With the use of PA 2221 material it is possible to use very low refresh rates of about 30% compared to 50% with the standard nylon 12 material PA 2200. Maintaining similar part quality characteristics, the powder consumption and waste are thus reduced significantly. As a result, the cost efficiency of the laser sintering process can be increased. The influence of the thermal loading on the powder age is analyzed with various methods, for example the melt volume rate and DSC analysis. Experiments are conducted along a test series with a rising number of build cycles using the refresh rate as well as the MVR value to adjust a defined used/virgin powder mixture ratio. Thereby, a representative ageing state for circulatory PA 2221 powder is achieved.
Since the ageing behavior of PA 2221 is known and characterized, experiments are performed to determine advanced, temperature-dependent material data, for example the mechanical, physical, thermal, electrical or impact part properties, which can be used for part design and FE analyses. These results are compared to the standard material PA 2200.
In previous investigations it has been shown that the position of a part within the part cake strongly influences its quality characteristics due to different temperature histories. Next to the part position, important job parameters like the part packing density or the build height influence the temperature history. Nevertheless, the temperature distribution of the inner part cake during the build process (warm-up, build and cooling down phase) and its influence on part and powder properties is less known yet.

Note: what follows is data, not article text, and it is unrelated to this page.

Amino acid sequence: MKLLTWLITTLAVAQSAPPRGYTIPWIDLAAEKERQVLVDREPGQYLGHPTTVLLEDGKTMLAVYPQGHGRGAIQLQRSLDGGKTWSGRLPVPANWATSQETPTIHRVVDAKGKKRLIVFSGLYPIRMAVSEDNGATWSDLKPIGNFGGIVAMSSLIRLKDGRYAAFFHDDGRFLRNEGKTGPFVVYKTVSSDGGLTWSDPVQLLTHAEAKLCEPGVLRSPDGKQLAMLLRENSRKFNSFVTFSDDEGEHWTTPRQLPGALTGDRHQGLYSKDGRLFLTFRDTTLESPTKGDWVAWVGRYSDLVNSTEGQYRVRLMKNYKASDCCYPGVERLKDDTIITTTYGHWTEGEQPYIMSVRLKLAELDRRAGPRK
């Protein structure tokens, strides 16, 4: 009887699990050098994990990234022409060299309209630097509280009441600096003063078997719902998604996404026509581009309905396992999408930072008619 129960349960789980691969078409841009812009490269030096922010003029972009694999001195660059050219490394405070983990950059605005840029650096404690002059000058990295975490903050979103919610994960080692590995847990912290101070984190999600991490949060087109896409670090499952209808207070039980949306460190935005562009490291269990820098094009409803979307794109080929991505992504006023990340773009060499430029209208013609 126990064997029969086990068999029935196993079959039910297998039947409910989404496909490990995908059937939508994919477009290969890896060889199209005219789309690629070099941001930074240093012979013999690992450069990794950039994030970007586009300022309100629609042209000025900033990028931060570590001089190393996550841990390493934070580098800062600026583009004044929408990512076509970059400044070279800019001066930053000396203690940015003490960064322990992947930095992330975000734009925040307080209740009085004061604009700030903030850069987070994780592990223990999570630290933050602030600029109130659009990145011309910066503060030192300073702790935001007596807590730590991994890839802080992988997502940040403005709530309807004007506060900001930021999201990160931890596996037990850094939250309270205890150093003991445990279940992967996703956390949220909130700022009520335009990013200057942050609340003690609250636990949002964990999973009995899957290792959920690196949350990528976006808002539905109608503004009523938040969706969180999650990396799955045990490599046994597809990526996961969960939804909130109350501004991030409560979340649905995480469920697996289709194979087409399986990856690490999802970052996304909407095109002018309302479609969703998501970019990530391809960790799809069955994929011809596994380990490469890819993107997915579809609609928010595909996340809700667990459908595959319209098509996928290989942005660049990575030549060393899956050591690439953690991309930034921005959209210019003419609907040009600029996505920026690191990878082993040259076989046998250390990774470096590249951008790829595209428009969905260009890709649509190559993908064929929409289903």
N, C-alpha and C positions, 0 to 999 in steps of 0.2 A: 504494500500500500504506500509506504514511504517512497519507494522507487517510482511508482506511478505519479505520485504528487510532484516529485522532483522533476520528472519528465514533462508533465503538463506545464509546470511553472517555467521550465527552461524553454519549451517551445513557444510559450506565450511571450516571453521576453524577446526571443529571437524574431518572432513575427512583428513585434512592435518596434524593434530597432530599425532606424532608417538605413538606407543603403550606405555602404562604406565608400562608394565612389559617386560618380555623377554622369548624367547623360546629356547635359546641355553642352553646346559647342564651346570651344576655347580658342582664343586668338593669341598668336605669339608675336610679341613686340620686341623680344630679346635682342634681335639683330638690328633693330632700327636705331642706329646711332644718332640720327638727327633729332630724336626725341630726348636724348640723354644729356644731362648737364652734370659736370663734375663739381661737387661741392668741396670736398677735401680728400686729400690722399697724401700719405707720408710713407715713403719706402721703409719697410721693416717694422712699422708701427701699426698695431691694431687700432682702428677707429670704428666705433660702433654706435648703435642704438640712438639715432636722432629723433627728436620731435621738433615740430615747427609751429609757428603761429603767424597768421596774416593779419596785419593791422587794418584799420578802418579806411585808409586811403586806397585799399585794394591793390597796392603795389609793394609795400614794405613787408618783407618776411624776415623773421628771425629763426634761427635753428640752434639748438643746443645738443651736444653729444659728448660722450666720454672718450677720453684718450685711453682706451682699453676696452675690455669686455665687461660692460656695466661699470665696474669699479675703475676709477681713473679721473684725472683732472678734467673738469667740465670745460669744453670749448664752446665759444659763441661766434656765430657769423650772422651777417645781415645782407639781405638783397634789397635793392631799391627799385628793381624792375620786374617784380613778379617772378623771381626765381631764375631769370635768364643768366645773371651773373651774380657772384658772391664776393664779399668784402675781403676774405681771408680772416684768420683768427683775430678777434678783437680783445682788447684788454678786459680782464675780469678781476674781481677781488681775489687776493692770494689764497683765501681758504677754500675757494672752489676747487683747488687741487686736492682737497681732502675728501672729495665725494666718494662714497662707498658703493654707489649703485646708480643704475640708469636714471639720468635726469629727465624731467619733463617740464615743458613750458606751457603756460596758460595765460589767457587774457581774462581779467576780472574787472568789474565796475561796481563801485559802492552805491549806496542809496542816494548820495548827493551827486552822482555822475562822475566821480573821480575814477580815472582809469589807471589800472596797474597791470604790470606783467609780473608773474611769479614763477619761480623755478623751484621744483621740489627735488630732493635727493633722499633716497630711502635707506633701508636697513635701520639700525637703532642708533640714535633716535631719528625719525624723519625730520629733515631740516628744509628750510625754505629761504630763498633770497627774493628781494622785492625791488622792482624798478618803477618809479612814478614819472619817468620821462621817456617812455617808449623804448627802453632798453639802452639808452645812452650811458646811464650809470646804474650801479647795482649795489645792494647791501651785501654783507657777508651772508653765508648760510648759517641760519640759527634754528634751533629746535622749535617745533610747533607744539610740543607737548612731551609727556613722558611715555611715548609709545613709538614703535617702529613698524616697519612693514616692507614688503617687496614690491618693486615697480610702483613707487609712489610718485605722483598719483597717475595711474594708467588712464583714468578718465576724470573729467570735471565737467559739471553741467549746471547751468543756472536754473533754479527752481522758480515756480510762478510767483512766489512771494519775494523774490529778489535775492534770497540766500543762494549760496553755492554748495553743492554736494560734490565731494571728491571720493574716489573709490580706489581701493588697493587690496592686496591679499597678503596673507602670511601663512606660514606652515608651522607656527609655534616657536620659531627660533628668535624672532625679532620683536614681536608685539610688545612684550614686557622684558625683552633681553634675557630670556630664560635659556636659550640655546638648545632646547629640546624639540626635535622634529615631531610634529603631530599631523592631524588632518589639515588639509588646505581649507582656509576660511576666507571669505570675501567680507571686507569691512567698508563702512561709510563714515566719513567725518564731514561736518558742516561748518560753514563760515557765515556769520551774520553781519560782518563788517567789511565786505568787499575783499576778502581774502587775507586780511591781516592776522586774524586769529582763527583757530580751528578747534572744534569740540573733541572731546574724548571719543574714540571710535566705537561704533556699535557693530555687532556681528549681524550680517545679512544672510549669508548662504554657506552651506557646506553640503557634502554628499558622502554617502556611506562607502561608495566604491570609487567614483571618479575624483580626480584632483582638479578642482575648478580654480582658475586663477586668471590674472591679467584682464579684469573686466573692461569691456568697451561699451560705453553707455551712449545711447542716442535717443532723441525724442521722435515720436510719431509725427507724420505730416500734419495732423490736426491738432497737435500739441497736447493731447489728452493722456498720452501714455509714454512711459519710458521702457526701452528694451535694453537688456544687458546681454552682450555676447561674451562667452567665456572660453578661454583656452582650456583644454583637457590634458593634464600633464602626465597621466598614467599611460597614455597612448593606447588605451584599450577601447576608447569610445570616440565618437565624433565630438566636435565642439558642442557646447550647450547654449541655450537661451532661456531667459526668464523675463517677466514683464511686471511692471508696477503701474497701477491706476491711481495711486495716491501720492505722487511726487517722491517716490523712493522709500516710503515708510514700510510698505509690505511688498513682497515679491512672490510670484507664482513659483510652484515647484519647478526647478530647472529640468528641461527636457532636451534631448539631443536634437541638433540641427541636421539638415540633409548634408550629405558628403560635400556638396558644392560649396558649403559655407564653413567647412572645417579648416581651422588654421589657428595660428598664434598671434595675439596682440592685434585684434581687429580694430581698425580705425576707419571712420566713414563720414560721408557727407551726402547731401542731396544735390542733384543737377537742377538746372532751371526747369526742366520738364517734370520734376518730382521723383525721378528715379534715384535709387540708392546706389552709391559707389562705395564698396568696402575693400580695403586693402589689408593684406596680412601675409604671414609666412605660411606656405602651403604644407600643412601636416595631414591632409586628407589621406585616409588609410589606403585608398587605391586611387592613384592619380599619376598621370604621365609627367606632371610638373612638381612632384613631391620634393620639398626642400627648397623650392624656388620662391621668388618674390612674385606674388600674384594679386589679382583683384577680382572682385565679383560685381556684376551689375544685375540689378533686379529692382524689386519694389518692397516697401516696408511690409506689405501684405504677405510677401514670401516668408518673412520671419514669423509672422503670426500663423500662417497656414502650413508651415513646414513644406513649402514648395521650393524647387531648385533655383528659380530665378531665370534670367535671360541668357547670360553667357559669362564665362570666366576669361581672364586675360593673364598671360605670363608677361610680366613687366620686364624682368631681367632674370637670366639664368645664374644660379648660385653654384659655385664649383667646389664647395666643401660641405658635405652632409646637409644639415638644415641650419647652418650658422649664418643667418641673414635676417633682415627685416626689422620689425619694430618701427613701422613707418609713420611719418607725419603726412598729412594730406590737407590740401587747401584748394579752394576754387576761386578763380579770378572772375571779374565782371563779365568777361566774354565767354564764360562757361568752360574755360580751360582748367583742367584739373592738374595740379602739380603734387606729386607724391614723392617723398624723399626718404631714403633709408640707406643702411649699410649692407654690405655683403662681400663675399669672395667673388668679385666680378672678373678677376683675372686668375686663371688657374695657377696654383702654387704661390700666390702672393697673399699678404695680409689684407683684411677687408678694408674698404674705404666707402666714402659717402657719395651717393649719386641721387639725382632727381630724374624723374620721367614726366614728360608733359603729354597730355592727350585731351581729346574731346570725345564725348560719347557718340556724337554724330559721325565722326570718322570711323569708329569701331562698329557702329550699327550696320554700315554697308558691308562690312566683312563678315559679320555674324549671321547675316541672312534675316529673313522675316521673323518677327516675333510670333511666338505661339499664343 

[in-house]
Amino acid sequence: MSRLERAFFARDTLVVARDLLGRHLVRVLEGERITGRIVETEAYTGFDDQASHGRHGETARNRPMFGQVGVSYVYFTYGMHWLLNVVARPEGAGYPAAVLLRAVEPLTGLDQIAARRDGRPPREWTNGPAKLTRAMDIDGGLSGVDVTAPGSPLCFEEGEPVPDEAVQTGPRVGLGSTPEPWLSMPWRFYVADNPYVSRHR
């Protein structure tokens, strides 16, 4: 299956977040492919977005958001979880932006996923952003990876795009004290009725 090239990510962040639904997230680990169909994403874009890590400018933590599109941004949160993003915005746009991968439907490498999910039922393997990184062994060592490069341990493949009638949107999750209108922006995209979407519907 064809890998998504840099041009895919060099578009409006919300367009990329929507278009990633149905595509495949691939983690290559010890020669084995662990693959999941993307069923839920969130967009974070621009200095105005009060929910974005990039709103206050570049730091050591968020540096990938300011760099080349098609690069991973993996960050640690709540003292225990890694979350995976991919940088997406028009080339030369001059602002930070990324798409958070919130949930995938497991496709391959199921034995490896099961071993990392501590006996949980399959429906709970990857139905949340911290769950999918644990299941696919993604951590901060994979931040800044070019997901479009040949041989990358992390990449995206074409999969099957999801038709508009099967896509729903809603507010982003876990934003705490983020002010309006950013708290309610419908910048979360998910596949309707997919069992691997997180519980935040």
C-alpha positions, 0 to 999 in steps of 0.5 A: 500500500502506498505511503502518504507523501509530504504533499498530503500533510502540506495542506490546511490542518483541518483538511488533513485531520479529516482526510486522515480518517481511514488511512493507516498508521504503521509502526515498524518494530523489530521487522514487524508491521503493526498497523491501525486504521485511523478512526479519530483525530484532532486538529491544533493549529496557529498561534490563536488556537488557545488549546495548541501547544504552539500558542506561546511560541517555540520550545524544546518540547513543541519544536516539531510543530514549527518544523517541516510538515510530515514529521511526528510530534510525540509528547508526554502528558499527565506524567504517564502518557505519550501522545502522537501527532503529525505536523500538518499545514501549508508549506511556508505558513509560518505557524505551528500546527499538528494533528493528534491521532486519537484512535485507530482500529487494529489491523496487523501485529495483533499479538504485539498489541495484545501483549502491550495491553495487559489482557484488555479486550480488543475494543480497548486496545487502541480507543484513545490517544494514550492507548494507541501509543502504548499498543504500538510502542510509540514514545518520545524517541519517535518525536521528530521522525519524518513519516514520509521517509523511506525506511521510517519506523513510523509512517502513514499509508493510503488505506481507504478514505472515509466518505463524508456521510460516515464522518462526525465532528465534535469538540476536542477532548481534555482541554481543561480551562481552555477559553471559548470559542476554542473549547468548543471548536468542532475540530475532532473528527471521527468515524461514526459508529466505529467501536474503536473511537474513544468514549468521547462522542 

In a first step, a temperature measurement system is developed and installed into an EOSINT P395 laser sintering system. Therefore, the build frame and the lift mechanism of the machine is modified. More than 50 thermocouples are attached to tubes and measure the temperature of the inner part cake during the whole build and cooling process. In a second step, the influence of important job parameters like the build height and the used layer thickness is analyzed for part-free build jobs. In addition, different temperature histories are correlated with powder and part properties, for example the powder age (determined by melt volume rate).
The results of the temperature measurements are used to develop a Finite Element (FE) model to simulate the cooling process. In this way, important thermal parameters of the bulk powder are analyzed. Different cooling down strategies can be tried out without the need of further experiments.
An optimization of the cooling process, which is vital for better and more constant part qualities, as well as a correlation between individual cooling rates and part crystallinity (and thereby shrinkage, warpage and mechanics) is in focus for future work.